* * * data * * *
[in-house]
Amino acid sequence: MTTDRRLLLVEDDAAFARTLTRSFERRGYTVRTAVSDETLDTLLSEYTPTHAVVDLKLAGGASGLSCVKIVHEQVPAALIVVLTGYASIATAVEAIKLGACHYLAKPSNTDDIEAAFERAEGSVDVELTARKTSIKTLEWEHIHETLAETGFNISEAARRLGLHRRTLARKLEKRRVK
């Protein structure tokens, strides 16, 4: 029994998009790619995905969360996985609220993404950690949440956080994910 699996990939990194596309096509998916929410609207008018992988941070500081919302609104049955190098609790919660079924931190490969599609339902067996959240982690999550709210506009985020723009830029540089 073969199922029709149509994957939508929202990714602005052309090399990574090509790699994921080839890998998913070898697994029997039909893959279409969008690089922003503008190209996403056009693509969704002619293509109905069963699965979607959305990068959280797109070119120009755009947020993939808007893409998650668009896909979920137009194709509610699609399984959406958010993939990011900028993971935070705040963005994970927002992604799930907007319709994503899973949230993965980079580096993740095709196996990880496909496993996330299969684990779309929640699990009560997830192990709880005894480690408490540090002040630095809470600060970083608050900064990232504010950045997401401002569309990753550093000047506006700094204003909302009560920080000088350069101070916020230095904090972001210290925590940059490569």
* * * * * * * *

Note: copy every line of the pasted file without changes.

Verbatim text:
[in-house]
Amino acid sequence: MTTDRRLLLVEDDAAFARTLTRSFERRGYTVRTAVSDETLDTLLSEYTPTHAVVDLKLAGGASGLSCVKIVHEQVPAALIVVLTGYASIATAVEAIKLGACHYLAKPSNTDDIEAAFERAEGSVDVELTARKTSIKTLEWEHIHETLAETGFNISEAARRLGLHRRTLARKLEKRRVK
């Protein structure tokens, strides 16, 4: 029994998009790619995905969360996985609220993404950690949440956080994910 699996990939990194596309096509998916929410609207008018992988941070500081919302609104049955190098609790919660079924931190490969599609339902067996959240982690999550709210506009985020723009830029540089 073969199922029709149509994957939508929202990714602005052309090399990574090509790699994921080839890998998913070898697994029997039909893959279409969008690089922003503008190209996403056009693509969704002619293509109905069963699965979607959305990068959280797109070119120009755009947020993939808007893409998650668009896909979920137009194709509610699609399984959406958010993939990011900028993971935070705040963005994970927002992604799930907007319709994503899973949230993965980079580096993740095709196996990880496909496993996330299969684990779309929640699990009560997830192990709880005894480690408490540090002040630095809470600060970083608050900064990232504010950045997401401002569309990753550093000047506006700094204003909302009560920080000088350069101070916020230095904090972001210290925590940059490569």